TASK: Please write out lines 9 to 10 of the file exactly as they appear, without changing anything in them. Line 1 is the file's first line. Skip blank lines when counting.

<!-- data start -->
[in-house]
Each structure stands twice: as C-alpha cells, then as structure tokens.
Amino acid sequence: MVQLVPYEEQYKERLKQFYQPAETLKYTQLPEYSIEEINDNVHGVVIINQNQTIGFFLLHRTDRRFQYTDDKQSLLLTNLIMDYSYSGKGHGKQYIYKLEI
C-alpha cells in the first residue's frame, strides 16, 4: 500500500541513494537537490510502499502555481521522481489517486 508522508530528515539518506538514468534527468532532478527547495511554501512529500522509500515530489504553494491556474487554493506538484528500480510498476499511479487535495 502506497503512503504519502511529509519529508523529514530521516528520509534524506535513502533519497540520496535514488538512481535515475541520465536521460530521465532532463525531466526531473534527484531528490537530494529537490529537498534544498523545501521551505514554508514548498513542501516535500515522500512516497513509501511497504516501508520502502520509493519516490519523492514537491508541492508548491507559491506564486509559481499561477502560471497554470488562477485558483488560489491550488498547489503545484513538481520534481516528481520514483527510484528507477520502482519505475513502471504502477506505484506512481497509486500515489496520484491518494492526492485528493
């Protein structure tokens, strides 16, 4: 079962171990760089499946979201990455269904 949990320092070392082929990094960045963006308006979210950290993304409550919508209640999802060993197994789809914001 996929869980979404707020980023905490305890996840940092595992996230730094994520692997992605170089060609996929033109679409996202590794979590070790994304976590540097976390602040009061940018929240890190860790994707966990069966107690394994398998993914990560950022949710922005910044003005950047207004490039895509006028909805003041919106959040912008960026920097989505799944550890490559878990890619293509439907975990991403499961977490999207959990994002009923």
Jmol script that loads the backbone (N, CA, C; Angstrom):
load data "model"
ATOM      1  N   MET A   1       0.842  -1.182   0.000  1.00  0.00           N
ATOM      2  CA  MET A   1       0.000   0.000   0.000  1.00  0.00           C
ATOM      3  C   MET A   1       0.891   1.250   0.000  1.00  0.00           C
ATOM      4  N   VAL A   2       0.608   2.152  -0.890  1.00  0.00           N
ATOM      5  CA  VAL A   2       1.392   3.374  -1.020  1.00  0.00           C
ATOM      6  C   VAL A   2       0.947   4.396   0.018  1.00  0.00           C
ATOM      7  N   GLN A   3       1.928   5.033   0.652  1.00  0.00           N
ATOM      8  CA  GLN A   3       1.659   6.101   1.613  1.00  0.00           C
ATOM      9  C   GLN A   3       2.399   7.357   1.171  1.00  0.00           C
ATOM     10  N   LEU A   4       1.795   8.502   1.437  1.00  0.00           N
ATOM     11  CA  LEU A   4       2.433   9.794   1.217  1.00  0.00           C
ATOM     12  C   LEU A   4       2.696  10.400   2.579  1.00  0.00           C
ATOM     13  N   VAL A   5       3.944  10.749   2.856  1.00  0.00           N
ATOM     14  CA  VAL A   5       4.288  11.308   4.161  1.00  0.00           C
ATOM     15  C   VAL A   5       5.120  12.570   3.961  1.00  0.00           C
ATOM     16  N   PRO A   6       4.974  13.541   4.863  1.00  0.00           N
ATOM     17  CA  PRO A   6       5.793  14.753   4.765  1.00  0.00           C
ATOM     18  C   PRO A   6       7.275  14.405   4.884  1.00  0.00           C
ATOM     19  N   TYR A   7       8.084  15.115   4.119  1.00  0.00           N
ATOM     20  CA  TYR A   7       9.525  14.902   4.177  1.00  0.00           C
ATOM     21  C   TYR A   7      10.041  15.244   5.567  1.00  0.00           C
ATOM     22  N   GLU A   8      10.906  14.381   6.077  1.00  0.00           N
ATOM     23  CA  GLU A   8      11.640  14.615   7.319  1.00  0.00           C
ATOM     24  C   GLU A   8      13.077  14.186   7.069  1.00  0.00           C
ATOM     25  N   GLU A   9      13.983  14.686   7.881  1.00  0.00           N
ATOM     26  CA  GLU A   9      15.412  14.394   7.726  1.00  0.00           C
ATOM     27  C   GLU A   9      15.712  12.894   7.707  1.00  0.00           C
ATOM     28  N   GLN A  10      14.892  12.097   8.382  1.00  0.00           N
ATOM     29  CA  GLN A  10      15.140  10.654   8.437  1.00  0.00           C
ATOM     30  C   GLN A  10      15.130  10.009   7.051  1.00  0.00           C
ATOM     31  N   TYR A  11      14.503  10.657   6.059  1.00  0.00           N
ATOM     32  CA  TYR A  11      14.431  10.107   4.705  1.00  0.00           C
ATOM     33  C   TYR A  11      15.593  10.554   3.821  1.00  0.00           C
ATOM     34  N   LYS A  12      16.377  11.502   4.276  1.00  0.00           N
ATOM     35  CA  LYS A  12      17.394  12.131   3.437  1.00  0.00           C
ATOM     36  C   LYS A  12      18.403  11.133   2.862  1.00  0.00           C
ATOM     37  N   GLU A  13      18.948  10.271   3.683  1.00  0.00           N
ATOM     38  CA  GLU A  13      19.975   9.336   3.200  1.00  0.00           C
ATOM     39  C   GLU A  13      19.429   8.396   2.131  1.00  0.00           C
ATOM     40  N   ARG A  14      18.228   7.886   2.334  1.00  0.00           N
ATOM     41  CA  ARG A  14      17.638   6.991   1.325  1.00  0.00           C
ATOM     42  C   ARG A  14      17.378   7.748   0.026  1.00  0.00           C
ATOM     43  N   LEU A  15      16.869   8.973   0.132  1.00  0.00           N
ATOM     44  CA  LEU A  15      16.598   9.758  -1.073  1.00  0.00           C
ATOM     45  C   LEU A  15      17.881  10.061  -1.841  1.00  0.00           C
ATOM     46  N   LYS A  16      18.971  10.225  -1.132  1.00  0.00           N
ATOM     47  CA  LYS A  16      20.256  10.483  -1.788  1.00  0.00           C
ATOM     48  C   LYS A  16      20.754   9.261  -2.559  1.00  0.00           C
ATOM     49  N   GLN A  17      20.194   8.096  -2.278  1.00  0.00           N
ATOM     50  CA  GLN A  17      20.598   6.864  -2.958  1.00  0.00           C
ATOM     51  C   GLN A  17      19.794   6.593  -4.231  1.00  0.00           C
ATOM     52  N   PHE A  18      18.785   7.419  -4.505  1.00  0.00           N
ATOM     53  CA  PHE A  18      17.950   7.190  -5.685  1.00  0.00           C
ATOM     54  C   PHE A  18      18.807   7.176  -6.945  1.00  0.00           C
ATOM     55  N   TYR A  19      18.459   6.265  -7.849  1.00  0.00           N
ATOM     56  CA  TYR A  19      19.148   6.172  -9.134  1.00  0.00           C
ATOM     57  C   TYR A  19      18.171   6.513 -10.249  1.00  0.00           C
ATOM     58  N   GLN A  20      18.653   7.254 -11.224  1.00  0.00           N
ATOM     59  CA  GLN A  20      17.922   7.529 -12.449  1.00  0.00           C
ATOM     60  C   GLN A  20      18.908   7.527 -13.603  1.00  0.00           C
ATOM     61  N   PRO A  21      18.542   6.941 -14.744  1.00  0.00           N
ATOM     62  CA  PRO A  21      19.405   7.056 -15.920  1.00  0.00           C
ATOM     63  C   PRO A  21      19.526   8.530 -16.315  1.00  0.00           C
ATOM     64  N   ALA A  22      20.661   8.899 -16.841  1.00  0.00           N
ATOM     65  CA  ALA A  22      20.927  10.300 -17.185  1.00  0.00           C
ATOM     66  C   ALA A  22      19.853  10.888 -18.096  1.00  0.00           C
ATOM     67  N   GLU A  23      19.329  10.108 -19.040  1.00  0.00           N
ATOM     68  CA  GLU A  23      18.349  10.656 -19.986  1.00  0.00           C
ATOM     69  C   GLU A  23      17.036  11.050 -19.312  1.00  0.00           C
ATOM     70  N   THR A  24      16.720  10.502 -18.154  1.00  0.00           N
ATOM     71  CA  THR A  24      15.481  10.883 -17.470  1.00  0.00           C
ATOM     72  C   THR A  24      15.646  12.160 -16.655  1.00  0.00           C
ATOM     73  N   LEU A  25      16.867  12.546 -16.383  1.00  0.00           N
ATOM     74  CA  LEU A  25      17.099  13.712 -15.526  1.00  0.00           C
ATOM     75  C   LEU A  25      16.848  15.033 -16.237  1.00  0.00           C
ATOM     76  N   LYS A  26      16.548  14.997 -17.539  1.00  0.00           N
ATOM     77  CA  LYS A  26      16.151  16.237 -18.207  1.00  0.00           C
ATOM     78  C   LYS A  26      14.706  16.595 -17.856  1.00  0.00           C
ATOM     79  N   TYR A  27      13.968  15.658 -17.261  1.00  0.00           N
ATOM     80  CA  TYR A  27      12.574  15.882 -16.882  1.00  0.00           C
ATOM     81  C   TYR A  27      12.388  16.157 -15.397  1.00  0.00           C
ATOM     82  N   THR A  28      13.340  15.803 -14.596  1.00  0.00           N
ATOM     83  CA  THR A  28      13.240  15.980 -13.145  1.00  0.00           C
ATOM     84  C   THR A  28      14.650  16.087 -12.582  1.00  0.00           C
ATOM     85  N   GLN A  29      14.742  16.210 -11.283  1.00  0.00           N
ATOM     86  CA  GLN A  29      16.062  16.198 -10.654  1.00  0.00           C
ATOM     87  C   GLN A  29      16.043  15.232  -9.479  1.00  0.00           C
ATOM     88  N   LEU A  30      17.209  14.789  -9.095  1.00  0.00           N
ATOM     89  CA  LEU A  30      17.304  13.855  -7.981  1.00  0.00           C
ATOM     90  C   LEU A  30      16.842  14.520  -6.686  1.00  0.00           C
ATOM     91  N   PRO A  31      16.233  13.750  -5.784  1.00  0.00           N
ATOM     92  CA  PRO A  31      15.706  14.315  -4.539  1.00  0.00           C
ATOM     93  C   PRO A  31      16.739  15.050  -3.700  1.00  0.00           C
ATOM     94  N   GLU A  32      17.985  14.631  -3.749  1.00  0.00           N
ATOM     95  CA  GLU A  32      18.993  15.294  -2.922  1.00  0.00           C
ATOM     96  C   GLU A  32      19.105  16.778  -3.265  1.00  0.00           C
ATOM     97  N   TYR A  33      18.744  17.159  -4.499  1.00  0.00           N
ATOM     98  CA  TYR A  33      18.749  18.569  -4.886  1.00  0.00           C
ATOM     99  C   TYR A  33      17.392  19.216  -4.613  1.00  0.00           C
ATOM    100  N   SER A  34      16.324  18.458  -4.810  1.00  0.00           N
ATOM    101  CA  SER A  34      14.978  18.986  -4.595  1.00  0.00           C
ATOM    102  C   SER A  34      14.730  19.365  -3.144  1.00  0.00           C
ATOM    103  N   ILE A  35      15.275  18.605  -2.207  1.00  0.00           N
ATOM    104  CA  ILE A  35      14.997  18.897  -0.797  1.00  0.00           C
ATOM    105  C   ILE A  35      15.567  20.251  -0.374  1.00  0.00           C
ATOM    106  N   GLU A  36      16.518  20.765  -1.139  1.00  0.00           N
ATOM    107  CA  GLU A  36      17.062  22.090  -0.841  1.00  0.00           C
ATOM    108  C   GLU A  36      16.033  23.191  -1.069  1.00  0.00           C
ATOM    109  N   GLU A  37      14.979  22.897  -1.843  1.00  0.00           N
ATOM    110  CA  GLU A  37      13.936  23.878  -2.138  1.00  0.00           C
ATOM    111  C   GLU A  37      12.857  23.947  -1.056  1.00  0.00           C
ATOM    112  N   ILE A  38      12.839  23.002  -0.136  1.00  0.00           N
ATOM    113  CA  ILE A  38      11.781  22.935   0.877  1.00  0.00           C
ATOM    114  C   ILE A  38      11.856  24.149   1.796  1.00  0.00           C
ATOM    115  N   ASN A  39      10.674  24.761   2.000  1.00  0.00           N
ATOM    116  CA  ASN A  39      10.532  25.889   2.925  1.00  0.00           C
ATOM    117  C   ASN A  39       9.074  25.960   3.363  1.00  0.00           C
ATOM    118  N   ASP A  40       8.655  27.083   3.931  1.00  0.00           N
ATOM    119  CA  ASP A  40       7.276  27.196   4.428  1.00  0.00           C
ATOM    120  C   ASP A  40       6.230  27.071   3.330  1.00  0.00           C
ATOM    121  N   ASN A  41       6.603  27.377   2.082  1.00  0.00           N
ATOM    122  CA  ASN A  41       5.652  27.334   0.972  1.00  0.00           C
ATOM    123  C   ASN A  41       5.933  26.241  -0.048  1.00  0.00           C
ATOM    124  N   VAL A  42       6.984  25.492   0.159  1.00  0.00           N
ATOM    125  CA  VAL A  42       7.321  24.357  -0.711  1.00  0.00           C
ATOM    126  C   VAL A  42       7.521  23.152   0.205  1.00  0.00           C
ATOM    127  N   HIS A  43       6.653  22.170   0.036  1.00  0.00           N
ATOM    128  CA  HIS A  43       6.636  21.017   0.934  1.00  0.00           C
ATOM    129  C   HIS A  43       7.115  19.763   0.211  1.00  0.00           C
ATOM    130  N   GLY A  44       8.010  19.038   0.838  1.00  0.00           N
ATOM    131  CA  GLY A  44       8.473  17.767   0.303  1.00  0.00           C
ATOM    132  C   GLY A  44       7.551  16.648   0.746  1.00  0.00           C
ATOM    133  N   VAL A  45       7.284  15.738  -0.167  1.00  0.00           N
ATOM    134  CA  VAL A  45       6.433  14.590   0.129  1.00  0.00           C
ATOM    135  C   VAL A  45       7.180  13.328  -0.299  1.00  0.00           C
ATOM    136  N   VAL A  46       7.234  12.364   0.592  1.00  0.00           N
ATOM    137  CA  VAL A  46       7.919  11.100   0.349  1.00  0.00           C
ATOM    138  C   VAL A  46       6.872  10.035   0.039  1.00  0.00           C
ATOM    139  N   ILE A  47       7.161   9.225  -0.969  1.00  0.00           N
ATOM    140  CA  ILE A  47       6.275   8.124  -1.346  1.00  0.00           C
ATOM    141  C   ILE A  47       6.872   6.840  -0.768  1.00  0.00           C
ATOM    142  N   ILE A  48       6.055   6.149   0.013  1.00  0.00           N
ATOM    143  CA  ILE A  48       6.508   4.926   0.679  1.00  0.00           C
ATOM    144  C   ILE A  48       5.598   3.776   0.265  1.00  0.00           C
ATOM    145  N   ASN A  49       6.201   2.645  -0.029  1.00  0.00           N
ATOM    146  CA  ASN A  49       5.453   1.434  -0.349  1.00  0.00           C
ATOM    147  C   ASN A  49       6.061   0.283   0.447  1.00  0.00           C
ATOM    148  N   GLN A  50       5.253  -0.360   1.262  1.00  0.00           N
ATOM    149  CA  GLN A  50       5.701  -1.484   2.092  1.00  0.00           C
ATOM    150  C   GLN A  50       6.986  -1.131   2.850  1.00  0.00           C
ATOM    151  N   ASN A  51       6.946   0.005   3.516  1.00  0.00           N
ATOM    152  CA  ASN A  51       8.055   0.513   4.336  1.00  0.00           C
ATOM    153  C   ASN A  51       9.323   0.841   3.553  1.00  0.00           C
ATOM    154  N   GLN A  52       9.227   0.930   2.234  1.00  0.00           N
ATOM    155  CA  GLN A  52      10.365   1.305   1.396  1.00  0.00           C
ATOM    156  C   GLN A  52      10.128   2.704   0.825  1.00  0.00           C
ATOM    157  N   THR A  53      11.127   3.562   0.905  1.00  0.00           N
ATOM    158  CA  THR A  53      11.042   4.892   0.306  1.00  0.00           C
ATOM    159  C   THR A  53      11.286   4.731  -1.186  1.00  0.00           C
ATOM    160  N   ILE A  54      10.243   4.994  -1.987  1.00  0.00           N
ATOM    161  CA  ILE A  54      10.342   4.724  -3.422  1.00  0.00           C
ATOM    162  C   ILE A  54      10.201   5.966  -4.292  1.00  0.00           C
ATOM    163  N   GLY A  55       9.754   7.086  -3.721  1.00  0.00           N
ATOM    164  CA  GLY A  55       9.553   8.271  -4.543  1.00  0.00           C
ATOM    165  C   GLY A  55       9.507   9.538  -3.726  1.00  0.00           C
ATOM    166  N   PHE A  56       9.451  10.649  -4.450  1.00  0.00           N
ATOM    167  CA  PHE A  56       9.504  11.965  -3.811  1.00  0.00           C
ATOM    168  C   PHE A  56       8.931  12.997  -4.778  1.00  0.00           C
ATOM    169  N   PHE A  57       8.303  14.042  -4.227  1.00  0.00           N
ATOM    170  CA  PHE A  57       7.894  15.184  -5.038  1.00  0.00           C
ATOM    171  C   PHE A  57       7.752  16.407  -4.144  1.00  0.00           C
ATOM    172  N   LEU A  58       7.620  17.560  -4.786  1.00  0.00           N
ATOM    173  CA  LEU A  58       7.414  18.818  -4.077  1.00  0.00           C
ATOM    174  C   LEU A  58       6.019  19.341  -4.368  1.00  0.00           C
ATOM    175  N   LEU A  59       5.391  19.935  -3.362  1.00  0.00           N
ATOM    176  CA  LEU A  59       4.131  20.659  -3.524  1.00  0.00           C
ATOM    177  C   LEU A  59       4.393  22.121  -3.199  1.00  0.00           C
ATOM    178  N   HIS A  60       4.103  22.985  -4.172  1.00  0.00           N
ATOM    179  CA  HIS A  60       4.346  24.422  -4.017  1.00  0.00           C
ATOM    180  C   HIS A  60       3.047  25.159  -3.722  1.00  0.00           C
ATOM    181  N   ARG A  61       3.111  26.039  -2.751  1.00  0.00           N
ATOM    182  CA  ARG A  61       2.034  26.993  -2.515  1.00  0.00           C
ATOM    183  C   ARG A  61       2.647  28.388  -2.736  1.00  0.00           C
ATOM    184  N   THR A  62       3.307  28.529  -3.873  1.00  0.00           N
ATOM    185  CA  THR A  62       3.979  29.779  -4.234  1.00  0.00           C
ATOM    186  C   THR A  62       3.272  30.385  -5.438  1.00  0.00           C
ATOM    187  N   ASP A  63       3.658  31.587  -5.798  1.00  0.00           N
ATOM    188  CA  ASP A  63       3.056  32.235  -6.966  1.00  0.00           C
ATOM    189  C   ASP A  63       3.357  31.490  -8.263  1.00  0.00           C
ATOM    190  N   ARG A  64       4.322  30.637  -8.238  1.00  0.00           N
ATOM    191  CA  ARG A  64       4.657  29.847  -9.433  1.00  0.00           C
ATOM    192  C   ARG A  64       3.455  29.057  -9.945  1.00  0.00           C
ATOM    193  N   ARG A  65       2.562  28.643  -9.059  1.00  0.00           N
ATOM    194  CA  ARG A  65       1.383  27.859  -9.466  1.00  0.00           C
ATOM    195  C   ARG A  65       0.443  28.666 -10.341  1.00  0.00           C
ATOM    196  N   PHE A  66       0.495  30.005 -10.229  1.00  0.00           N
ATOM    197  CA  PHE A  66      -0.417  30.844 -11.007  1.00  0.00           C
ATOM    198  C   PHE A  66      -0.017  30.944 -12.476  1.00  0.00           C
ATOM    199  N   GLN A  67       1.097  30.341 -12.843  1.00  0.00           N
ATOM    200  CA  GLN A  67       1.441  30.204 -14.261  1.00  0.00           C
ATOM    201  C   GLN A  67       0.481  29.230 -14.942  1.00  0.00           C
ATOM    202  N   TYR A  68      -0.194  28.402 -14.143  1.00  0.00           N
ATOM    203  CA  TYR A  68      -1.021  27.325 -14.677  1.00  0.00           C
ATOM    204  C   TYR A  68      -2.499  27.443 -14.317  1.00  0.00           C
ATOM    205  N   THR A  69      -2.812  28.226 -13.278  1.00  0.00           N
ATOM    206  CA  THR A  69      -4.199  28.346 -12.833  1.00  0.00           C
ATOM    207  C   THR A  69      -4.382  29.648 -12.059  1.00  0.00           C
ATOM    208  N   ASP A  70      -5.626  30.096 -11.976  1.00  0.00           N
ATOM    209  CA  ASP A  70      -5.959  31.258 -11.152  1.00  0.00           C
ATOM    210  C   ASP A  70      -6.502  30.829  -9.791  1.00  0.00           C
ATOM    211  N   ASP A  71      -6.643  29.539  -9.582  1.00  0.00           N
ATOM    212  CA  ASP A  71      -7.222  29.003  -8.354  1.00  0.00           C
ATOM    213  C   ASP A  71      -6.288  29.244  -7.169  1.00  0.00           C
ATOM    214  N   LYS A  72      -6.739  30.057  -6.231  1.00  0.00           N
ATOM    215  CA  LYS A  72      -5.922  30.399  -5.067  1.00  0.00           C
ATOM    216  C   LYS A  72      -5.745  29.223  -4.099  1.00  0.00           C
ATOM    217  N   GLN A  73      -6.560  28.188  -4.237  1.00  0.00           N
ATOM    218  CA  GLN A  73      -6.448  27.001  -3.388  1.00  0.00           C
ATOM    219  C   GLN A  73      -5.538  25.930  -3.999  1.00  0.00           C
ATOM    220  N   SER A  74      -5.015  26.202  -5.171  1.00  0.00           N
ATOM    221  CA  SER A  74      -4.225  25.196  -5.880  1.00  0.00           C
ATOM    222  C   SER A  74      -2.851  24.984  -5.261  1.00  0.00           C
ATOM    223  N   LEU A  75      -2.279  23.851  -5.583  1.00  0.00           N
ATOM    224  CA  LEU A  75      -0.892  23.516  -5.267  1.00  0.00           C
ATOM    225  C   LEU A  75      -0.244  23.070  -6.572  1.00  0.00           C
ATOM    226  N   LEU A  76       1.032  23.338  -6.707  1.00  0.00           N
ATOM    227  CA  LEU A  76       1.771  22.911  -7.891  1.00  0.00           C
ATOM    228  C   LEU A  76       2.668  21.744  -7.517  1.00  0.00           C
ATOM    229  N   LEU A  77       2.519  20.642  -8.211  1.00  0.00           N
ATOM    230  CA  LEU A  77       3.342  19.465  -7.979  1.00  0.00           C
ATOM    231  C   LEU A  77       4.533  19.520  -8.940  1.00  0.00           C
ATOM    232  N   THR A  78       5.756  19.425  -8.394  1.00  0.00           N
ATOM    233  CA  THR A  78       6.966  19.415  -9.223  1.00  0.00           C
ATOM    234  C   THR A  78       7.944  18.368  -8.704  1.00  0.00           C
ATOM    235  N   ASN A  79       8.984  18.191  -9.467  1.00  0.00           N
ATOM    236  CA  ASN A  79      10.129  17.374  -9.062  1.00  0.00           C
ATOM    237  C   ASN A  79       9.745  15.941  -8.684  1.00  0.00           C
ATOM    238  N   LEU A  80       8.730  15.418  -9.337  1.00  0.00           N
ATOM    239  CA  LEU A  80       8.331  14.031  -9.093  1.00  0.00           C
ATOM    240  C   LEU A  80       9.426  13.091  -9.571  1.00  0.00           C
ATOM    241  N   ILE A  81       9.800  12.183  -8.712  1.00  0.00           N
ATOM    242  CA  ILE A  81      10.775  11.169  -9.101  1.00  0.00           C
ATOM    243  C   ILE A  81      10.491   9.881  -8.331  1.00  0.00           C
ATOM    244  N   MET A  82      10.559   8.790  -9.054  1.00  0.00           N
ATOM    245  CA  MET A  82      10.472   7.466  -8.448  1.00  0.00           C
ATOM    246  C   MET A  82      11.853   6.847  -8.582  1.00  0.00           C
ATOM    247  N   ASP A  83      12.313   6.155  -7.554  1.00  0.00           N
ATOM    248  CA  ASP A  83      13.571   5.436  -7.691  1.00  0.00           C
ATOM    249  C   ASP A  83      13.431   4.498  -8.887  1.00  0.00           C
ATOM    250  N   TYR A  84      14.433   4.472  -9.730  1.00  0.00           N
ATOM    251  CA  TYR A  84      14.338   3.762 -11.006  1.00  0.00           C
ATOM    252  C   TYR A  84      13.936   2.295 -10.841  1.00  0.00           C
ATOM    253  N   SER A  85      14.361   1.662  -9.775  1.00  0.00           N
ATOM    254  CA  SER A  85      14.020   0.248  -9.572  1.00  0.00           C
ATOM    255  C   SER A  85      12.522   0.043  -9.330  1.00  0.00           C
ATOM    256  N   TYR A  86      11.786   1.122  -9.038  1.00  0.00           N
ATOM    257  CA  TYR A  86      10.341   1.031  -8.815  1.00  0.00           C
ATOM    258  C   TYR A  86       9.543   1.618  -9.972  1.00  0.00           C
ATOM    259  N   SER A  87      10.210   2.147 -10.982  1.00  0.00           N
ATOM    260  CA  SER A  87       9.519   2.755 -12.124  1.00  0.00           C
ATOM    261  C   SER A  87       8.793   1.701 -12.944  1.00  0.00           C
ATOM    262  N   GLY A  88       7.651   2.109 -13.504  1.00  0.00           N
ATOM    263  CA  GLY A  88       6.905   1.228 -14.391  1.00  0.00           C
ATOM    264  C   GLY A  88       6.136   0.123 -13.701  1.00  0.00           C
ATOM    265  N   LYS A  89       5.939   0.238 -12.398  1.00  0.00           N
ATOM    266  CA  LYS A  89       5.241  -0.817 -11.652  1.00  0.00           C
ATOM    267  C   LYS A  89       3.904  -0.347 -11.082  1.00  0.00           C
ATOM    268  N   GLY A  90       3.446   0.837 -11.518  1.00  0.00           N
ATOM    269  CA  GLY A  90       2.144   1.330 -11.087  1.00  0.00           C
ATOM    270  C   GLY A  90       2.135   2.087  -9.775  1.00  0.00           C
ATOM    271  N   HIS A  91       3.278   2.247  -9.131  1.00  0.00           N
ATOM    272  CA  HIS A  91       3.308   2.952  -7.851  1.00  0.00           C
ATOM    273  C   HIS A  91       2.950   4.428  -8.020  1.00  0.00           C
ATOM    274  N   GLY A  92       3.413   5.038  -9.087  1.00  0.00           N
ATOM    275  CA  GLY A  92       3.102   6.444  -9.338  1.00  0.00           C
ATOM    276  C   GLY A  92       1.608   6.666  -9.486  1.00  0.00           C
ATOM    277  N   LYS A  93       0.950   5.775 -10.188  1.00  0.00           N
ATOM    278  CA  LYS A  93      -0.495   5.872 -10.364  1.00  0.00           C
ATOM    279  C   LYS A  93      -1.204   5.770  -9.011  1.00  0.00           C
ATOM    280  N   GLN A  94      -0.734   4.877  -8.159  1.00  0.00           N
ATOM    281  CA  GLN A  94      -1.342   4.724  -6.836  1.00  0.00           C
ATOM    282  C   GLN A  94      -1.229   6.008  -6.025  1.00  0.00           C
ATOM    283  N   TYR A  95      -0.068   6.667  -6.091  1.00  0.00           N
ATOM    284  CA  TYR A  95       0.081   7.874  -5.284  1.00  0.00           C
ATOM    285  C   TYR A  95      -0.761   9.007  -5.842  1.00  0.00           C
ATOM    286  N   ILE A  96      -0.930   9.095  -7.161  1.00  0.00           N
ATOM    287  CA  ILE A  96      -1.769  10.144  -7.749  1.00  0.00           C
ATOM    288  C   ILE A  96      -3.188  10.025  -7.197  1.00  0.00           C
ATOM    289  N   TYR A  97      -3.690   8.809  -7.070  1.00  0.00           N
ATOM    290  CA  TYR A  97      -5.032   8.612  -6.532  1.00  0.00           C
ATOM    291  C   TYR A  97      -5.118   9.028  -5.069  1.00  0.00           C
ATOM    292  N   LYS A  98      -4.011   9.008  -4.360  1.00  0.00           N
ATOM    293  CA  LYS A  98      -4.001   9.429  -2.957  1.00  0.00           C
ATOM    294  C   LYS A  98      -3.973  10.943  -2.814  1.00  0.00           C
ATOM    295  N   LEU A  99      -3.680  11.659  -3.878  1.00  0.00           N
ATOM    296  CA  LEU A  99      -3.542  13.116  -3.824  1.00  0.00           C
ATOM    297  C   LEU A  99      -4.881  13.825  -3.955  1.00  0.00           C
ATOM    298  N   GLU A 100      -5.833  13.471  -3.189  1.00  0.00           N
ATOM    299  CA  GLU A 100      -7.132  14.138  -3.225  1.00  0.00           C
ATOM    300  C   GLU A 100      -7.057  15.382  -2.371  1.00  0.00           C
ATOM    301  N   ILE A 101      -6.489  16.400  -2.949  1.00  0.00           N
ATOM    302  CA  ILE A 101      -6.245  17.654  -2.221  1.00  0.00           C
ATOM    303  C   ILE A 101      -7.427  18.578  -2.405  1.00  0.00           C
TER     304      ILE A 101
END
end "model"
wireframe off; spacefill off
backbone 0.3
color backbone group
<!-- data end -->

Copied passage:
ATOM      2  CA  MET A   1       0.000   0.000   0.000  1.00  0.00           C
ATOM      3  C   MET A   1       0.891   1.250   0.000  1.00  0.00           C